She said: "I just want to know if she's alive or dead."
Speaking to publicise a new child rescue alert system, she added: "We need to know. The worst thing is not knowing."
Kate, 46, said she still longed for the return of her daughter nearly seven years to the day after Madeleine went missing while on holiday with her family in Portugal.
But in an interview with The Sun, she said: "We obviously want Madeleine back number one - but we do want an answer, whatever.
"I have spent days thinking, 'What would you rather? "Not know, or find out something you didn't want to hear?'
"Obviously our ultimate hope is that we find Madeleine and she comes home and we re-establish her into our family and spend the next few years of her life getting it all as good as it can be."
She added: "I'm not under-estimating the blow of hearing bad news that your child had been killed, because obviously you're not going to go, 'OK at least we know'.
"But I've spent hours thinking about that and, each time, I still come up thinking we need to know.
"Regardless, we need to know."
Kate and husband Gerry, 45, hope a Met Police investigation could lead to Madeleine, who would now be 10, being found alive and well.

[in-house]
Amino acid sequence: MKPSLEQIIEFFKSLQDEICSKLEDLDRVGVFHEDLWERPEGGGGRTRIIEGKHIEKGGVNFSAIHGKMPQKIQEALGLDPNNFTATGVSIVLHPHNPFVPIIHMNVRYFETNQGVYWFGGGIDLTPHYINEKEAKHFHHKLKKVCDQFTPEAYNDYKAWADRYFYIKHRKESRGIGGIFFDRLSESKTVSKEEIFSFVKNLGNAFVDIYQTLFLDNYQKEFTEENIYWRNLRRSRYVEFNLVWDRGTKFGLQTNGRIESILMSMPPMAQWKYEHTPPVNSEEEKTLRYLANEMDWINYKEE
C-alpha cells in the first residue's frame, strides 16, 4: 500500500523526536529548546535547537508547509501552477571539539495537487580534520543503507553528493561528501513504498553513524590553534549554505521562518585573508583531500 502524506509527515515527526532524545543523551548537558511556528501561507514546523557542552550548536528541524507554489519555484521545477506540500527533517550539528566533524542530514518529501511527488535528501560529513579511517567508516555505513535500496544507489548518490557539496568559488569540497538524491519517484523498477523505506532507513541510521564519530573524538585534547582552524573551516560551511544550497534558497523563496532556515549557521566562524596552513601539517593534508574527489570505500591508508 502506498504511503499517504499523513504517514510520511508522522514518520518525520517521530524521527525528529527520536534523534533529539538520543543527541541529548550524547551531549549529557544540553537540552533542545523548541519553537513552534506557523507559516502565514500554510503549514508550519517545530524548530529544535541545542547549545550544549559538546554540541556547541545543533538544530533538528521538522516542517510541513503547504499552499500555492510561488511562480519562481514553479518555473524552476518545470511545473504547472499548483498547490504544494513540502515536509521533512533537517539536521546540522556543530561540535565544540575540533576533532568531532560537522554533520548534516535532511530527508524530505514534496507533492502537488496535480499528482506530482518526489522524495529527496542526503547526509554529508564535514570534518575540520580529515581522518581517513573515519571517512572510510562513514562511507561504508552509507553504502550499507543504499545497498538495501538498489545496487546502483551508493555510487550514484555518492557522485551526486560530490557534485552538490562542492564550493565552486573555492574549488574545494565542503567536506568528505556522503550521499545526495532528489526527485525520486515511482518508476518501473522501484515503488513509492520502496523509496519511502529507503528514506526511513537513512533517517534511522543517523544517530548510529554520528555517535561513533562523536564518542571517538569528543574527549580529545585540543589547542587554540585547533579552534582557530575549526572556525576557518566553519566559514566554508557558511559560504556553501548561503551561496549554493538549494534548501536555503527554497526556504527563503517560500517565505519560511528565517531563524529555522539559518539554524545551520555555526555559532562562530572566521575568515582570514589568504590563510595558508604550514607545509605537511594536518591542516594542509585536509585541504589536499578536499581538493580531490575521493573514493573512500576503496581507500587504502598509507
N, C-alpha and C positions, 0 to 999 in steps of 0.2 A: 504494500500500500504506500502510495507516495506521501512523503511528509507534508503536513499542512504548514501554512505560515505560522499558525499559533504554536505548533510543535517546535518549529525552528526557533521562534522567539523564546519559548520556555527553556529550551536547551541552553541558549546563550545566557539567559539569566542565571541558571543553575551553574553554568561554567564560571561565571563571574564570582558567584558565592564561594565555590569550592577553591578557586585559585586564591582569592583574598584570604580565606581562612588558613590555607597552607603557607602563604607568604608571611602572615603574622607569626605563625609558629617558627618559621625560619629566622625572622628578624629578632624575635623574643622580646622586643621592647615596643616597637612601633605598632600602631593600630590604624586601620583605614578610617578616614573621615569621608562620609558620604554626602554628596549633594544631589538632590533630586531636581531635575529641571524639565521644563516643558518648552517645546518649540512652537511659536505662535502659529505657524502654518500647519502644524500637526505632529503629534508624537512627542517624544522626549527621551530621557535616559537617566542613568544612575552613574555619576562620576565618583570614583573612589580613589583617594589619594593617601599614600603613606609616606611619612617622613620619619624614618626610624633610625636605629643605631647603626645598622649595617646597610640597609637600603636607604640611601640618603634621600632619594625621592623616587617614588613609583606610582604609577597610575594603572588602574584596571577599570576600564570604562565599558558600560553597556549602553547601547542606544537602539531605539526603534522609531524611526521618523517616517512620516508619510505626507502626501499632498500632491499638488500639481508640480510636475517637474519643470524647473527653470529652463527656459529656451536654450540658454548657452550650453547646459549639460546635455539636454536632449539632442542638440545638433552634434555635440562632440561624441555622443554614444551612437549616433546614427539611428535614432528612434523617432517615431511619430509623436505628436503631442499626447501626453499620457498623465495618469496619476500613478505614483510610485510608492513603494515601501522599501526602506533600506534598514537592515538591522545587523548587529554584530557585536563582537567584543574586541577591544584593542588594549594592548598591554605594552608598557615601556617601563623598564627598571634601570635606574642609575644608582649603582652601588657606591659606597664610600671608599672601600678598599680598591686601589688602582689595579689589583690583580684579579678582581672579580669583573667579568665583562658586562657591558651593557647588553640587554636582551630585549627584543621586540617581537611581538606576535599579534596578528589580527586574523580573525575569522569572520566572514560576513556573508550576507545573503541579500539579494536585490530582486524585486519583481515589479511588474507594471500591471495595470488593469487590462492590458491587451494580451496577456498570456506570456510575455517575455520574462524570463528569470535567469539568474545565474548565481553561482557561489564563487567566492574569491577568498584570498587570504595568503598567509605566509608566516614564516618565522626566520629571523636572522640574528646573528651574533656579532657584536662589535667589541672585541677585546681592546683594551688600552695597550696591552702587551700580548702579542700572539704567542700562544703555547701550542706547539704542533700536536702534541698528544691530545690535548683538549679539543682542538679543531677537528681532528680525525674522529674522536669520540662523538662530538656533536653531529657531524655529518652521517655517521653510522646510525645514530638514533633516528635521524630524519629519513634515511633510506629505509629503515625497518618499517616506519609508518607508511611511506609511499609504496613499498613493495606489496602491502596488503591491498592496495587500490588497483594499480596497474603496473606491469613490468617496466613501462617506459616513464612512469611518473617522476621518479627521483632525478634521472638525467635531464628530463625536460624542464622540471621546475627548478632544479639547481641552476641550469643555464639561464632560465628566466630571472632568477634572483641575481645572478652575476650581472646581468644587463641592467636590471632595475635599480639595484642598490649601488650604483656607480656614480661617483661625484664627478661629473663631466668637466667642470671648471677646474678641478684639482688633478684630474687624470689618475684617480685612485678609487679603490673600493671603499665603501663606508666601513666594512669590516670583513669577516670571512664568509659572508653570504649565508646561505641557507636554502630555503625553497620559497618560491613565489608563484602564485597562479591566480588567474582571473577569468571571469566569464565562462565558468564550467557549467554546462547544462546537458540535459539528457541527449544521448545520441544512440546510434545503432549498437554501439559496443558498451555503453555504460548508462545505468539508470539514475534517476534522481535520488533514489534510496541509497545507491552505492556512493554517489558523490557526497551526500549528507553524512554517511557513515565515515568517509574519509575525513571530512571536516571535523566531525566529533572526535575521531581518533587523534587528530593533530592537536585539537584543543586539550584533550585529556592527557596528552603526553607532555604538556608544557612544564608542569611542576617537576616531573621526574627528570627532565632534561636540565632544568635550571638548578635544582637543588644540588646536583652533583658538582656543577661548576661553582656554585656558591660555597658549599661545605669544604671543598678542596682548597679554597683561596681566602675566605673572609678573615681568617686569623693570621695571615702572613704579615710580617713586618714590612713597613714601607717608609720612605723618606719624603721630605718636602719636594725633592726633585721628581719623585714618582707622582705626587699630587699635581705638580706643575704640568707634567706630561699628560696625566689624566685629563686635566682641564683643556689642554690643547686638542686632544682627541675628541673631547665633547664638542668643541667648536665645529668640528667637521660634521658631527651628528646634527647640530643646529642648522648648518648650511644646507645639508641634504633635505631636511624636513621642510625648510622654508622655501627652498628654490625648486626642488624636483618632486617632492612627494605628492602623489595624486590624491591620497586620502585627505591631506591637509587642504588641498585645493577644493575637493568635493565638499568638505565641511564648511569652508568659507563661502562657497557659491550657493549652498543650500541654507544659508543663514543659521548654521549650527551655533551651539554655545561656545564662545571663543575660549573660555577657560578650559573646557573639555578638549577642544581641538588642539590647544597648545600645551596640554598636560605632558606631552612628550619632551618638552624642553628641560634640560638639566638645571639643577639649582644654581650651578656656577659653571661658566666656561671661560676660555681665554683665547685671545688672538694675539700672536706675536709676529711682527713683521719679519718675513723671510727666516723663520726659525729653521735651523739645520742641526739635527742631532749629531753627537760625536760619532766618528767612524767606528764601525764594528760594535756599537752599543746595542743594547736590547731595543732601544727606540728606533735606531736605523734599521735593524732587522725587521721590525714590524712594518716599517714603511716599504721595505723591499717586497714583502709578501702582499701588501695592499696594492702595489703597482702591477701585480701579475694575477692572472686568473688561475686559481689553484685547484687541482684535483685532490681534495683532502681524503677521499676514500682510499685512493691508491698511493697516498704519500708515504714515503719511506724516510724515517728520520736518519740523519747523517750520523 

Kate was speaking three days ahead of the seventh anniversary of Madeleine's disappearance to promote the launch of the Child Rescue Alert system, which can be triggered when a child's life is in danger. Kate is urging people to sign up to receive the alerts.
The system will go live on 25 May.
Kate said: "When a child is abducted, families are devastated and entire communities are torn apart. The agony of not knowing where your child is almost impossible to imagine. The helplessness is at times overwhelming.
"But there is now something we can all do to help. Please sign up to receive alerts - you could save a child's life."
A Child Rescue Alert is a mechanism to centralise possible clues and leads from the public.
An alert can be triggered by any British police force - but only when a case matches three criteria:
• The child must be under 18
• There is a "reasonable belief" that the child is in imminent danger of serious harm
• There is sufficient information for the public to be able to help the police investigation
The revamped system will allow alerts to be issued via text, email, social media and digital billboards.
Alerts have been in place across England and Wales since 2005 and members of the public can already sign up to receive them.
The updated system will come into force on on 25 May to coincide with International Missing Children's Day.
CHILD RESCUE ALERTS
• Alert the public to an abduction or other high-risk child disappearance
• Based on the 17-year-old American AMBER alert system
• First introduced in the UK by Sussex Police in 2002
• Managed by the Child Exploitation and Online Protection Centre (Ceop)
• A decision to issue a CRA is made by a senior investigating officer on the lead police force